Ski driving: snow chains starter guide

thuleaSnow Chains

Snow chains are laced chains which fit around tyres to improve grip on ice or snow covered roads. Your only problem after fitting them is likely to be over confidence. They are a legal requirement in most ski resorts, certainly in the Alps. They must be used on all four wheels when conditions demand, or when advised by signs. If you are heading for the ski slopes this season you need a set of snow chains.


Snow chains are sized to fit tyres. See the markings on your tyre sidewall in this format: 185/70 R14. There may be other markings – from speed and load ratings to what conditions the tyre is suited for – but only the info as above is needed to buy the right snow chains.

Key: 185 – The width of the tyre in millimetres. 70 – The ratio of tyre sidewall to its width as a %. R – The construction method. R = radial. 14 – The diameter of the wheel in inches.


Snow chains can be used on summer or all weather tyres. You do not need to jack up the wheels. It is quite straightforward with practice. See these videos for the general idea. Fancy sets do not need tensioning.


Most sets cost between £50-£100 (they can cost £600+ each). Halfords gives free fitting advice and also has a sizing tool based on your car registration. See and for mail order.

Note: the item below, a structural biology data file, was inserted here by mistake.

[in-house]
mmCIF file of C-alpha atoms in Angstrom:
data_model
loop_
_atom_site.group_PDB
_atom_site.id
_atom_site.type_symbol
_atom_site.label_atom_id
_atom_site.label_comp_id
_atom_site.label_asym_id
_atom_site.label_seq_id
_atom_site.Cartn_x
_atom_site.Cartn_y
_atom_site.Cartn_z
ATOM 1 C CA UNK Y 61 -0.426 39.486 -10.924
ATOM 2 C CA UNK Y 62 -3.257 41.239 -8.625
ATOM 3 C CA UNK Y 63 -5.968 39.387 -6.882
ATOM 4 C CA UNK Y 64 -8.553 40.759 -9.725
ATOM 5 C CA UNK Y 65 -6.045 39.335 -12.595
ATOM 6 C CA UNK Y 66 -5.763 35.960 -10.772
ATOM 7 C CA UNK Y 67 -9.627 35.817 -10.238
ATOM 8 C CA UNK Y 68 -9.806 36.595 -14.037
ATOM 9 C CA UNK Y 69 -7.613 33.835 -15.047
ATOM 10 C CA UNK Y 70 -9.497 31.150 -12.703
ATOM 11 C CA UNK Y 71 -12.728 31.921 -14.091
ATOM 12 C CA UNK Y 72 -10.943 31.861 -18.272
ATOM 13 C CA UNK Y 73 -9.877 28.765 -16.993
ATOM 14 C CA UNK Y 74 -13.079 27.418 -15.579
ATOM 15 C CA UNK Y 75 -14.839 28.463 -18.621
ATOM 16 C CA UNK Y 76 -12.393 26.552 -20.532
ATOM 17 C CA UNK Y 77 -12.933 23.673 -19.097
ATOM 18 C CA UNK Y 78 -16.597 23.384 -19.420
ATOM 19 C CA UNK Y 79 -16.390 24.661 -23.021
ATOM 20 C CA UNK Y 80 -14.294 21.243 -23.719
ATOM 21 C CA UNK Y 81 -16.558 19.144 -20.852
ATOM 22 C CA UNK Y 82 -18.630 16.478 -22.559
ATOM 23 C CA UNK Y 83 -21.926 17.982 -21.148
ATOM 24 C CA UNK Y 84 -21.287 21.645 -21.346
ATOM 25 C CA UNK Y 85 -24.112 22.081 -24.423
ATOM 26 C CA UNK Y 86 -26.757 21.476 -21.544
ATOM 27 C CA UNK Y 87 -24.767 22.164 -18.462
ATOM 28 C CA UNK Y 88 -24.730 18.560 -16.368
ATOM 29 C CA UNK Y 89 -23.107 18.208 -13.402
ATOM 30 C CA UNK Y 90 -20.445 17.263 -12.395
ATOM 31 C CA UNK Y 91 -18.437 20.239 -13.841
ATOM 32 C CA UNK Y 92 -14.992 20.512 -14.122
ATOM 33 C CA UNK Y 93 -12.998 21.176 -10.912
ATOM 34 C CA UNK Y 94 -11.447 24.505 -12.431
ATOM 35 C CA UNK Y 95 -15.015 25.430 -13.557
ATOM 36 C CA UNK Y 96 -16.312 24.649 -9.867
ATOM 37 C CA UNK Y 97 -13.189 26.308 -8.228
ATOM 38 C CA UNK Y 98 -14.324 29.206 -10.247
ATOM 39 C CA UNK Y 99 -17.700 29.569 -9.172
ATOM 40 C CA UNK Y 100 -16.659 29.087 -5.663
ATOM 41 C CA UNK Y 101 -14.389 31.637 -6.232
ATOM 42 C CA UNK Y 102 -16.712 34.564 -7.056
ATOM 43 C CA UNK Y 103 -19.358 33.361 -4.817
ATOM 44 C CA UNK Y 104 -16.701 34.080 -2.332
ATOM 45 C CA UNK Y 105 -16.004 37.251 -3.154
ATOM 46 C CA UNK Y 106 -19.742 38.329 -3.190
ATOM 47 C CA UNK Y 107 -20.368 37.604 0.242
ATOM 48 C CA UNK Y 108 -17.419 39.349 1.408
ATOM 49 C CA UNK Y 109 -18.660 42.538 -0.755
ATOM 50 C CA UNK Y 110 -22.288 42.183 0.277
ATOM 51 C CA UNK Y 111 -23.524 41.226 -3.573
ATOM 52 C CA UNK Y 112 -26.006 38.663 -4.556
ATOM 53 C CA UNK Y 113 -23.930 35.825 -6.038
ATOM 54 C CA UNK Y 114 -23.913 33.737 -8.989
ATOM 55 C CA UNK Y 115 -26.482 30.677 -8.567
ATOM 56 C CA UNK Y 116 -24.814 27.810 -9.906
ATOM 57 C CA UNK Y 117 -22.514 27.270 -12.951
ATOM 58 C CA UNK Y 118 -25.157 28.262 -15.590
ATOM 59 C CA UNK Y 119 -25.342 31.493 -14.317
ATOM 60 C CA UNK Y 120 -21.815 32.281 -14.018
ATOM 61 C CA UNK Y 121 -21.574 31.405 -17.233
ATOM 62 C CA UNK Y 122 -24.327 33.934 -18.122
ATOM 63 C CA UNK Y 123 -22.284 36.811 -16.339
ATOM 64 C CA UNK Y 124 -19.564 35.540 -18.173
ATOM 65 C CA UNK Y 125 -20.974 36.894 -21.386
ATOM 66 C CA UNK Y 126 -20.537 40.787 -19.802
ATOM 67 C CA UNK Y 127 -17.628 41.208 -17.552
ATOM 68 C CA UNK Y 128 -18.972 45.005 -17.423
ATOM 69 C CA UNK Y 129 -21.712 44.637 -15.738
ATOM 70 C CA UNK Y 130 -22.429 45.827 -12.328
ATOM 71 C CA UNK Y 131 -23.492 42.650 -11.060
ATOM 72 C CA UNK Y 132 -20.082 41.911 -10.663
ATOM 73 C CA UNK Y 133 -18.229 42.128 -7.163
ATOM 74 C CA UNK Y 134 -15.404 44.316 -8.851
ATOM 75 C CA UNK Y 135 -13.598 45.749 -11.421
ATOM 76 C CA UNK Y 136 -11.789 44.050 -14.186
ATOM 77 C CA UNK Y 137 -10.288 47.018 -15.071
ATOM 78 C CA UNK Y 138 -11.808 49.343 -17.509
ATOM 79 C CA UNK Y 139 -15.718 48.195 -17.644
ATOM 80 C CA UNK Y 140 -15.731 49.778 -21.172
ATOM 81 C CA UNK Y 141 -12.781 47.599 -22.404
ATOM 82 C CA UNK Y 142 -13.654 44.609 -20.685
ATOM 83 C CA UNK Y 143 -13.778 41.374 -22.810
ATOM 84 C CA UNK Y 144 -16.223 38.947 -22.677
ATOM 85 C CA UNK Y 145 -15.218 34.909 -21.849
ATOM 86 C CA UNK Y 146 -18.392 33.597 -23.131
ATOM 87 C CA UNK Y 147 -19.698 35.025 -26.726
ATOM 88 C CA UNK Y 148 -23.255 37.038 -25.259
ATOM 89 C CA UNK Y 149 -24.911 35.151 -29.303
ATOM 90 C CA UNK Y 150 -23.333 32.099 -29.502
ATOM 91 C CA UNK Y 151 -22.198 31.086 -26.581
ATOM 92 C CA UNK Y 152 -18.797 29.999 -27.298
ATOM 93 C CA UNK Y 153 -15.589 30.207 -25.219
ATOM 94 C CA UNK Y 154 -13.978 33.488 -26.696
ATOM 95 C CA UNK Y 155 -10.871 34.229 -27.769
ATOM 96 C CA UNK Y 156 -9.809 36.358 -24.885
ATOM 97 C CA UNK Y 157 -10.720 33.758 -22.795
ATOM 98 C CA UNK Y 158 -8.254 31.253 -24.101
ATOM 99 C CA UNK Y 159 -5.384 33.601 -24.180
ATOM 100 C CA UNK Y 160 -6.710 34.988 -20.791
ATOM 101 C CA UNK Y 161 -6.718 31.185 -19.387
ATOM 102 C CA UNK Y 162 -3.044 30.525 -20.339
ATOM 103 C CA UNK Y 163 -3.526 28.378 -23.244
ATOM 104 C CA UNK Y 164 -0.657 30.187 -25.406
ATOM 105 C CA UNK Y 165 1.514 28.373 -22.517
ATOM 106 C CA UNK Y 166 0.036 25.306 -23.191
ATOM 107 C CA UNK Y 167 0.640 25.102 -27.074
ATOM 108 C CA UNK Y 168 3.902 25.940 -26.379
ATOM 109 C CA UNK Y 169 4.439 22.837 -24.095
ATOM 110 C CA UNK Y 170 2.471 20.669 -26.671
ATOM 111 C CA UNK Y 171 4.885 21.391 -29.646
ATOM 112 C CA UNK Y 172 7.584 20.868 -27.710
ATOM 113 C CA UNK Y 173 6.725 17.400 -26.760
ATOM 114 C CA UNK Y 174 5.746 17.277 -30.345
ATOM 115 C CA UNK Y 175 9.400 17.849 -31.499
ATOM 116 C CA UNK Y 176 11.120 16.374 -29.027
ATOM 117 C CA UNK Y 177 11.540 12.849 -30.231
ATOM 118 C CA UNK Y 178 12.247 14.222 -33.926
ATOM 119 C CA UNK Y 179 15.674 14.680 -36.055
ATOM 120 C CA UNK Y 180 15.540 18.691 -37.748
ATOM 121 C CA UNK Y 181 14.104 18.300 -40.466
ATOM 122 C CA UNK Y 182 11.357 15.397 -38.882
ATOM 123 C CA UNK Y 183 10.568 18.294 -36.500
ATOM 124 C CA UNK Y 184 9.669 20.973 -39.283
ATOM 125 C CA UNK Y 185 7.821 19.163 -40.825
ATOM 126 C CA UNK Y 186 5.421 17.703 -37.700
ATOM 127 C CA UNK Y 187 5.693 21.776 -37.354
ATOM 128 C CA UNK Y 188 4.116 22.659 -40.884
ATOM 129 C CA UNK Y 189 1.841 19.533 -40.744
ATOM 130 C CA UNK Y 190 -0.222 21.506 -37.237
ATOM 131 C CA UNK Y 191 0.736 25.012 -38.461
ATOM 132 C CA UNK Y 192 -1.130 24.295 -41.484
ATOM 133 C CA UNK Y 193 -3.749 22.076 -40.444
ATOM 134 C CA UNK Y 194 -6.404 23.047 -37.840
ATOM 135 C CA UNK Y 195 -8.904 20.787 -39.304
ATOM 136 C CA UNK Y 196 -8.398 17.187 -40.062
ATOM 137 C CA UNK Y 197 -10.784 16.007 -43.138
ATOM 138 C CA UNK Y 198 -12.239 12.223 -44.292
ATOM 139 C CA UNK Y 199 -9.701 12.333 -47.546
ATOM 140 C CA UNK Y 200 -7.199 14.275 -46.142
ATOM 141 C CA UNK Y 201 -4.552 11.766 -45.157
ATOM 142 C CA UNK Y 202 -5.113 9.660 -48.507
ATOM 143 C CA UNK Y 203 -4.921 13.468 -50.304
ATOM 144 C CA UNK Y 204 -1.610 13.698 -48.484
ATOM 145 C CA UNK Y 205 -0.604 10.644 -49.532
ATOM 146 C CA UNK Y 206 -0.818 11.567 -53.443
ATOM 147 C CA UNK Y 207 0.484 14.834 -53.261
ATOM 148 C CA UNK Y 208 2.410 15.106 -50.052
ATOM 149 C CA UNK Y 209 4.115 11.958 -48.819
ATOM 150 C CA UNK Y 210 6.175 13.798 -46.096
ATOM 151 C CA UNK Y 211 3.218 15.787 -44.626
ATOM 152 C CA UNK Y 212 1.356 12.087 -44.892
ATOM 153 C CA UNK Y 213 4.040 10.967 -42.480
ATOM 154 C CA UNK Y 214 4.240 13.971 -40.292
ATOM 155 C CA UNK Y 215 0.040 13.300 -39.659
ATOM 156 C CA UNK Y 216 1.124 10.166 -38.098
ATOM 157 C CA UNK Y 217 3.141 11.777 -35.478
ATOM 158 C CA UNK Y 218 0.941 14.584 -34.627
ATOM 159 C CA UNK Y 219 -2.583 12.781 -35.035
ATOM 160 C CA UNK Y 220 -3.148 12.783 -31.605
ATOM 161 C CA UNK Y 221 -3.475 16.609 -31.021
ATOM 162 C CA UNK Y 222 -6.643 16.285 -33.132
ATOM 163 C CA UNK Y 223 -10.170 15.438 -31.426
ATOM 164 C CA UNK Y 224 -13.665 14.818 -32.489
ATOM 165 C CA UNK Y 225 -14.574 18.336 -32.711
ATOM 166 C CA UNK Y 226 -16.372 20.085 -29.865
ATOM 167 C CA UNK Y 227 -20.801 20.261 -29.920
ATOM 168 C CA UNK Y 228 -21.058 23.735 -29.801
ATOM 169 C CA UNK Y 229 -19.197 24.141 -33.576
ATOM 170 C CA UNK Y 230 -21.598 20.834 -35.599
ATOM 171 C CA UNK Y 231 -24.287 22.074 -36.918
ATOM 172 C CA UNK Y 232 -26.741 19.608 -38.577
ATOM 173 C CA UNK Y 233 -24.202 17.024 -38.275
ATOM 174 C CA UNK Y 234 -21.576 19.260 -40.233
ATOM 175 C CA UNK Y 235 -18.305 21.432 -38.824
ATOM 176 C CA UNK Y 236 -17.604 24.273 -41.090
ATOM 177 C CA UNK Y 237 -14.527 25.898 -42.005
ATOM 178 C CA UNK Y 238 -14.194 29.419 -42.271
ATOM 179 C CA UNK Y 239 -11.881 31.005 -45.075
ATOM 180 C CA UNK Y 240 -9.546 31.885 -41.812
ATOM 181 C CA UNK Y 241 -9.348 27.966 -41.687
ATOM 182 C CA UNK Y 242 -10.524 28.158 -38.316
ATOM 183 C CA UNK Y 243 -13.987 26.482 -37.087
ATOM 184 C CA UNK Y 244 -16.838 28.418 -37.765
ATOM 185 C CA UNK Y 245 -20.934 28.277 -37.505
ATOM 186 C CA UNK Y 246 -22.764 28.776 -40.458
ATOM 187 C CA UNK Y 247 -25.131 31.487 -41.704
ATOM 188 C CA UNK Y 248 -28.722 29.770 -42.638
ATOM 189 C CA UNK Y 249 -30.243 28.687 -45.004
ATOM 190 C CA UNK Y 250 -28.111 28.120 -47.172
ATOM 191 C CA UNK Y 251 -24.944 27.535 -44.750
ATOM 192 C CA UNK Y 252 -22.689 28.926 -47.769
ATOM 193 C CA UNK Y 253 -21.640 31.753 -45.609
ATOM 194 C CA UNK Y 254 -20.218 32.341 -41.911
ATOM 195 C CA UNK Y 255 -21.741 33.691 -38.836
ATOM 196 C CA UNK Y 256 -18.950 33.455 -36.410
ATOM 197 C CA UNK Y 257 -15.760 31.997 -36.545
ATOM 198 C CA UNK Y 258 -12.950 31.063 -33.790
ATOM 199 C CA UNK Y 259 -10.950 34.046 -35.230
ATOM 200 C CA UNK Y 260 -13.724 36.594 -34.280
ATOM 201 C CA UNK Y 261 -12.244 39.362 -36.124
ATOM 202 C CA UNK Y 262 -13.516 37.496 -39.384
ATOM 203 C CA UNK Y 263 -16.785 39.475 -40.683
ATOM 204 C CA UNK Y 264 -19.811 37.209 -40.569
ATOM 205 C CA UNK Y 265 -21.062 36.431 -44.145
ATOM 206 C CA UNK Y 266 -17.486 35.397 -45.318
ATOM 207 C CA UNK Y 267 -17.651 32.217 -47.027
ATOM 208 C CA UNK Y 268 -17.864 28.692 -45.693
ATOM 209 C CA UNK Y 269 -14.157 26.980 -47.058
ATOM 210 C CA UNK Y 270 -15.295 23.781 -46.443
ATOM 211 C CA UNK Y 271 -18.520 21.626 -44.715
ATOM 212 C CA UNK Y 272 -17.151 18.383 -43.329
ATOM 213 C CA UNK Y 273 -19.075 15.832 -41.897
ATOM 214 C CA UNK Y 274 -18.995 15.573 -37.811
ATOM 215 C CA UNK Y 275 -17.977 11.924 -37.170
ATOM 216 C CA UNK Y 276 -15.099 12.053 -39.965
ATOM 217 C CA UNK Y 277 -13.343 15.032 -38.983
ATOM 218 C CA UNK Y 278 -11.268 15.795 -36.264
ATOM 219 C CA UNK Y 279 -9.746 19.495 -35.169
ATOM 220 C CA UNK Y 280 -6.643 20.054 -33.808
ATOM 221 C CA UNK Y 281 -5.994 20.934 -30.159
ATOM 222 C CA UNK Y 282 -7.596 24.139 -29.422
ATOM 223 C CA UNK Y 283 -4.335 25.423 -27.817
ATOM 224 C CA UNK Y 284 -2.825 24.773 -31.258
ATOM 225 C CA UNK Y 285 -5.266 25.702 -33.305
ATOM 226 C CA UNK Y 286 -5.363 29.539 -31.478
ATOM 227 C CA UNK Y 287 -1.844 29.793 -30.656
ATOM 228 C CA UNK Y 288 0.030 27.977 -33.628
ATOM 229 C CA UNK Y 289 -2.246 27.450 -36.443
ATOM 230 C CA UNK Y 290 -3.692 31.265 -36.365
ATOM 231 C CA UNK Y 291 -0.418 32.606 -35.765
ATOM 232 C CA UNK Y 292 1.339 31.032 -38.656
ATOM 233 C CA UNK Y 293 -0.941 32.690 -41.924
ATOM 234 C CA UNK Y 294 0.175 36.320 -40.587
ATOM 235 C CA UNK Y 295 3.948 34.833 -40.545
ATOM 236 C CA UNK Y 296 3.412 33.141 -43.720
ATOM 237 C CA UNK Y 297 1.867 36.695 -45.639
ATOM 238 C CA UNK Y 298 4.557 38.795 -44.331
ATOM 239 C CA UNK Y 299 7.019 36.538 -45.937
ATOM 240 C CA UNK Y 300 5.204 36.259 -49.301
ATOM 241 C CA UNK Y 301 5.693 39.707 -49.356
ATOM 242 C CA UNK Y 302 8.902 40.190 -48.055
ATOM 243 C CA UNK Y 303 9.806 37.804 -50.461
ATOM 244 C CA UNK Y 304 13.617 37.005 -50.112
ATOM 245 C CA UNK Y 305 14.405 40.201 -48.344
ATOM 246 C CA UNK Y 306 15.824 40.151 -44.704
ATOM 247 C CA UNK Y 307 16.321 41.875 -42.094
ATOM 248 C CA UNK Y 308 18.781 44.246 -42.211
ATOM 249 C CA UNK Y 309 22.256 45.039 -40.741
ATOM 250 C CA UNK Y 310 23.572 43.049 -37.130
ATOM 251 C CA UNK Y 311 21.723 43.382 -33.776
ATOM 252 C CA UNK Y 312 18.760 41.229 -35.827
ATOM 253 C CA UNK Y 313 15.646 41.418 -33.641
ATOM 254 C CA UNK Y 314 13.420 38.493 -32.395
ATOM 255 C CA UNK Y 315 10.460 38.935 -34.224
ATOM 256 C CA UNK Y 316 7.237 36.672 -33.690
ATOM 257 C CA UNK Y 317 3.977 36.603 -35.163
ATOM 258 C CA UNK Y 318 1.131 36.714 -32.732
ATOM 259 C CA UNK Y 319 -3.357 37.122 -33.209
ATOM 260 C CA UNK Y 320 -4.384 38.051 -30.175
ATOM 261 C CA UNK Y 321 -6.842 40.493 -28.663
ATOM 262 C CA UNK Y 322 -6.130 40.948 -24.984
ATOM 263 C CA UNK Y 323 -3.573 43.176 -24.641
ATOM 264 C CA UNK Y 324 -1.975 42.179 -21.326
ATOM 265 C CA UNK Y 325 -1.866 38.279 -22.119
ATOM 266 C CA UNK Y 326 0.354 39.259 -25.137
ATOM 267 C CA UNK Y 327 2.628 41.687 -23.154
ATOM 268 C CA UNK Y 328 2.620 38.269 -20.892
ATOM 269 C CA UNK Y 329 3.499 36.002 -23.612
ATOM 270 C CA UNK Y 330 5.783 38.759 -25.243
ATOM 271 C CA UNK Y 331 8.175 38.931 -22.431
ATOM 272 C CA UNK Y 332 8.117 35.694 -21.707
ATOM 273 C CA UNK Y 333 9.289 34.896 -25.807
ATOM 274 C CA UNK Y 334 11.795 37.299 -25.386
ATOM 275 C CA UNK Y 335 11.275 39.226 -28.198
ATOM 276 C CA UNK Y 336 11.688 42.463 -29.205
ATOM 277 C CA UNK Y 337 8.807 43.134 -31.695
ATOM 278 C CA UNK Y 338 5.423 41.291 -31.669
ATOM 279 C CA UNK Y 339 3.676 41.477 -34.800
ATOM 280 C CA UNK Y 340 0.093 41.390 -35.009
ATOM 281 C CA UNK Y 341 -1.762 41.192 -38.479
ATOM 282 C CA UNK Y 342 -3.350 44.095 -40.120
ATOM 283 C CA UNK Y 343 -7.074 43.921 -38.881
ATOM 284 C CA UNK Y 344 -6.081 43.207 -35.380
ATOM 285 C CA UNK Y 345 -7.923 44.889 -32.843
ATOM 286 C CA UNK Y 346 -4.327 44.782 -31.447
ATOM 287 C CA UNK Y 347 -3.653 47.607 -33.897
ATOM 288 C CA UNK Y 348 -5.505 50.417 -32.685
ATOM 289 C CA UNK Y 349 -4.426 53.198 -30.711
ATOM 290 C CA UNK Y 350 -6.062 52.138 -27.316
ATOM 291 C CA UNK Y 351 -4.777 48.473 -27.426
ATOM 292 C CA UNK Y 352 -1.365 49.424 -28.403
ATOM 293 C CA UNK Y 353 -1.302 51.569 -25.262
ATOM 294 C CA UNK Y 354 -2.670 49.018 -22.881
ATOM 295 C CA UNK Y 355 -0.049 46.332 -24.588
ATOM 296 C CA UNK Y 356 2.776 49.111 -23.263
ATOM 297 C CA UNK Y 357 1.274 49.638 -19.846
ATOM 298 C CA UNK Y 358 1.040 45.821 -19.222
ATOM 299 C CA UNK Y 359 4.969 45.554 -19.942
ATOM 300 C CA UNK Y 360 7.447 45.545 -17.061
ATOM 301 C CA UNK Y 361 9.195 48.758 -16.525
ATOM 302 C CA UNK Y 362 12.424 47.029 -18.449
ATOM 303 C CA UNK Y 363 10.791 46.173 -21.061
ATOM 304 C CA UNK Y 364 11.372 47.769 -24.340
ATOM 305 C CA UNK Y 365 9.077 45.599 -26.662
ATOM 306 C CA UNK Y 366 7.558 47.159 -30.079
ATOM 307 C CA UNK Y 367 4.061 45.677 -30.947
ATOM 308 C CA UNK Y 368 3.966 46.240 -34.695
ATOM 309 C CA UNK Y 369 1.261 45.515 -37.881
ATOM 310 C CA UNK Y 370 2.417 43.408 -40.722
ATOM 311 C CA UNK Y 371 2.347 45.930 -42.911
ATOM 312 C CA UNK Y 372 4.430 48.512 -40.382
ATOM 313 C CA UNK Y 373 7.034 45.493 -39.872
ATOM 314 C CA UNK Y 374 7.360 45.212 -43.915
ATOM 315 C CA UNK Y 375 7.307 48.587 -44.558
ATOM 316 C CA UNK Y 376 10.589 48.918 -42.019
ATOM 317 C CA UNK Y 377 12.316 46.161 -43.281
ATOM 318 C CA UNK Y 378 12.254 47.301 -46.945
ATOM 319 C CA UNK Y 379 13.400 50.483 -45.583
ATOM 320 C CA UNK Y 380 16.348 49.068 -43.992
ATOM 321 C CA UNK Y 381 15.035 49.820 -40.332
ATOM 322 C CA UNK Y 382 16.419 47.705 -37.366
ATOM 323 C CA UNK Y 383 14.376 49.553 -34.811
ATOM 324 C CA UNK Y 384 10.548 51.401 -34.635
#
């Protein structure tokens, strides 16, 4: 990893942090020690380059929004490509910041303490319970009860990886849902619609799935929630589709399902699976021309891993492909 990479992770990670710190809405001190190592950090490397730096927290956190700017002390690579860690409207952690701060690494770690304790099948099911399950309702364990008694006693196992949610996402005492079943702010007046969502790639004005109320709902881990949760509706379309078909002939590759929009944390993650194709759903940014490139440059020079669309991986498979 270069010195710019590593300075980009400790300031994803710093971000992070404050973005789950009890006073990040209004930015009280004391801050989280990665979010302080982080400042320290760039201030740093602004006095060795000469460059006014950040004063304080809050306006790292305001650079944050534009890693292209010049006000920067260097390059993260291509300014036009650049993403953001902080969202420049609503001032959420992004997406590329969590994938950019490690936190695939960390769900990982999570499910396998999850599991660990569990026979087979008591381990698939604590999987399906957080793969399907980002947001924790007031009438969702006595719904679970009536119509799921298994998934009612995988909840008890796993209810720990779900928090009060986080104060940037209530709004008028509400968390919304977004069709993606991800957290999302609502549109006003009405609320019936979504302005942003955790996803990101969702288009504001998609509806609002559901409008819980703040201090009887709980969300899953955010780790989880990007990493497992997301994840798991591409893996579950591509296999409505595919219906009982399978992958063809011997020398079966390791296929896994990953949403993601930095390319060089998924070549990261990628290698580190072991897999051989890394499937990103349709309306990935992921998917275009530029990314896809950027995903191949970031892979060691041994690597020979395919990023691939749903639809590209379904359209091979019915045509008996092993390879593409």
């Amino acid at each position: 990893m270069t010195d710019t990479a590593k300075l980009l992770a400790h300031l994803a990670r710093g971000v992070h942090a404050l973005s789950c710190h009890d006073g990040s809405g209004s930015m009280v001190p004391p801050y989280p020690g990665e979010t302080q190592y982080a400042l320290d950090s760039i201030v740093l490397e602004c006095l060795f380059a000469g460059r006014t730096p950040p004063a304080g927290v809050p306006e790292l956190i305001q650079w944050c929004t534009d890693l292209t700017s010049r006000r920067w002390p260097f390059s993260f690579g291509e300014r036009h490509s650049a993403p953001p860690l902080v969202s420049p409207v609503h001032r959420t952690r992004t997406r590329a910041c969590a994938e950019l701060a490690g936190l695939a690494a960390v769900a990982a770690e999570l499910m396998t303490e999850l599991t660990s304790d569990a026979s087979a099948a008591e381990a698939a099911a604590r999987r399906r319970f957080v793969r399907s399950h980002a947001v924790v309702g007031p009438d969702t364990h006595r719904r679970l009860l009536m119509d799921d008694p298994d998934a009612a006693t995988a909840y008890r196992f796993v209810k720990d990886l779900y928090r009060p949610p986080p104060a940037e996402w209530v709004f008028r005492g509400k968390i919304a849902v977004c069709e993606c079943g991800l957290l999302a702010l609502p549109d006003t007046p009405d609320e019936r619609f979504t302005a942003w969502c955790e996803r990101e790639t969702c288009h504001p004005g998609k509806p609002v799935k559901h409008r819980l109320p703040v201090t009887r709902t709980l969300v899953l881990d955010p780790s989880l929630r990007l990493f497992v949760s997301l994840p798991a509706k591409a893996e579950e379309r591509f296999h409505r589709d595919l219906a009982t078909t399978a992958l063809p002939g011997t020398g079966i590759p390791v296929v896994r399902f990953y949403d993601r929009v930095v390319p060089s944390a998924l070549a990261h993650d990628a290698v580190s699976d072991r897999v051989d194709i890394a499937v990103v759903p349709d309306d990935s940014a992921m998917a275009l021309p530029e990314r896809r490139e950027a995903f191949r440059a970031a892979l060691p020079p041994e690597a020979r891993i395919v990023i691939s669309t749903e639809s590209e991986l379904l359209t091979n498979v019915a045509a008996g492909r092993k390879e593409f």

NOTE: They can be quite bulky. Some makes come in extra small packaging.

For the brave, consider buying snowchains where the locals do. Bog standard ‘chains are a staple in the ski regions (French: Chaî nes neige, Spanish: Cadenas para la nieve, German: Schneeketten). The prices are not hugely different. Importantly, they are also sold singly or in pairs if you need replacements.


Tell your insurance company if you intend to drive with snow chains. Tyre socks are NOT legal in continental Europe as a replacement for chains. You can be fined for driving on clear road surfaces with snow chains. The maximum speed limit is normally 31mph (50kph).


In conditions where snow chains are necessary, temperatures are likely to be below operating temperature for UK supplied diesel. This is particularly important for spare fuel cans. Local diesel will work at -20° C (compared to -15° C in the UK). Petrol freezes at such a low temperature frozen fuel would be the least of your problems. For more see this advice from the AA.

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